Methoprene and dietary yeast as pre-release supplements for Queensland fruit fly SIT: a thesis submitted for the degree of Master of Research October 2015
thesisposted on 29.03.2022, 02:55 authored by Saleh Mohammad Adnan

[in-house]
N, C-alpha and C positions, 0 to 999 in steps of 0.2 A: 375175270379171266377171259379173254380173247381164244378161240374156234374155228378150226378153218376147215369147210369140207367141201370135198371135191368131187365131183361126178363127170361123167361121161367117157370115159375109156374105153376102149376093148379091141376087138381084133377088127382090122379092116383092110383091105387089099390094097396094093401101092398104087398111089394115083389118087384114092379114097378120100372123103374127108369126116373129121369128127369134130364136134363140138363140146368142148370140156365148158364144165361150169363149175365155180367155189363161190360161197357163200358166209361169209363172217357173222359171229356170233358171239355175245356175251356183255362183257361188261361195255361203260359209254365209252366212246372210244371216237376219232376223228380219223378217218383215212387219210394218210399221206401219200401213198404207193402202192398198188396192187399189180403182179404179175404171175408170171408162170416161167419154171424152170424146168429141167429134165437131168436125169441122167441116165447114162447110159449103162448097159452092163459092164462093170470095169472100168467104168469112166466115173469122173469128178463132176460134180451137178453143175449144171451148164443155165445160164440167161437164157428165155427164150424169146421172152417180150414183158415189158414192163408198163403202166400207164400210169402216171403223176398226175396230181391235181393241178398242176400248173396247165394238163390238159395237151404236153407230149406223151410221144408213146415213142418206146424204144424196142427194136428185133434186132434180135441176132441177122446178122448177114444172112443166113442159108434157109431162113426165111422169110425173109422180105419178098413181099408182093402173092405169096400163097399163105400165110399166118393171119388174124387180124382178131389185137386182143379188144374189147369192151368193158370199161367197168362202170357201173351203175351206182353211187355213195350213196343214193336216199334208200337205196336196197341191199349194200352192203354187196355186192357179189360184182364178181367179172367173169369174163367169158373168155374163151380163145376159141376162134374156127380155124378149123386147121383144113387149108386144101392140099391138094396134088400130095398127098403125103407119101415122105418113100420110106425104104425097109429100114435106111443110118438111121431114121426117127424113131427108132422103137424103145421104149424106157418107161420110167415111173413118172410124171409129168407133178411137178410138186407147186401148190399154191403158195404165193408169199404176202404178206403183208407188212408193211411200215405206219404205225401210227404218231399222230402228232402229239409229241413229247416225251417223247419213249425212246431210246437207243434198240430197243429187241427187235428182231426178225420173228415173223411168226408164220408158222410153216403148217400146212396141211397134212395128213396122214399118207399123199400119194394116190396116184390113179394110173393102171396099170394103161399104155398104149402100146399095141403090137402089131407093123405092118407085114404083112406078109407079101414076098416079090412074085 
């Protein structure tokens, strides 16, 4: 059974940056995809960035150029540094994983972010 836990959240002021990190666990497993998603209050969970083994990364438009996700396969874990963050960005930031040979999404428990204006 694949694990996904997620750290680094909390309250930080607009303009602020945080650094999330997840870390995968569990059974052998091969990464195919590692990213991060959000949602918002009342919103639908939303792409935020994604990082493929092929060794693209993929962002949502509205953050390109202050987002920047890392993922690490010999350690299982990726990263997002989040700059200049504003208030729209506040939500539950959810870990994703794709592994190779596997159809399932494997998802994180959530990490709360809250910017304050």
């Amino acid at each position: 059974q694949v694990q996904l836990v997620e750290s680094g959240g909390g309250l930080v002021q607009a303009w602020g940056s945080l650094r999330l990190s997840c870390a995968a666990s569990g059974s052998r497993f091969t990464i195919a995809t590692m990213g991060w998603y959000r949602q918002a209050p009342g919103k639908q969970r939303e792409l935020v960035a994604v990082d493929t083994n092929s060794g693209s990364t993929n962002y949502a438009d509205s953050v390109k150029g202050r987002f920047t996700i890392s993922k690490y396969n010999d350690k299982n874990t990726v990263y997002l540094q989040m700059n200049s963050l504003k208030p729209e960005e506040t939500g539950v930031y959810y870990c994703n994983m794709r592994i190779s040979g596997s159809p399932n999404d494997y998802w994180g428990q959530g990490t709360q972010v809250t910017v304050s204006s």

Sterile insect technique (SIT) is an environmentally benign pest management technique that relies on released sterile males mating with, and curtailing reproduction of, wild females. Juvenile hormone analogue methoprene (M+) incorporated into pre-release diet (Y+ sucrose plus yeast, Y- sucrose only) was studied as a potential enhancer of reproductive organ development, sexual maturation, and longevity of Queensland fruit fly Bactrocera tryoni (Froggart), or 'Q-fly' used for SIT. Incorporatoration of methoprene into diets that also contain yeast was found to strongly accelerate reproductive organ development (testes and apodeme) in males, but had much weaker effects on females (ovaries). Age, detary yeast and methoprene application all increased male mating success at early ages. Yeast and methoprene had synergistic effects on sexual maturation, since M+Y+ treated males exhibited increased mating propensity at younger ages than either M+Y- or M-Y+ flies. Flies provided yeast had increased mating success in comparison to yeast-deprived flies. In the absence of yeast, methoprene (M+Y-) treatment had only a modest effect on sexual maturation. In contrast to males, female Q-flies exhibited little response to methoprene treatment. Both when held individually in small cages and in groups in larger cages, yeast supplementation resulted in longer life spans for both males and females with and without methoprene, but methoprene did not significantly affect longevity. Longevity was higher when the flies were in larger group cages rather than in individual cages. Overall, these results show great promise and encourage direct incorporation of methoprene into yeast diet as a pre-release treatment for Q-fly SIT.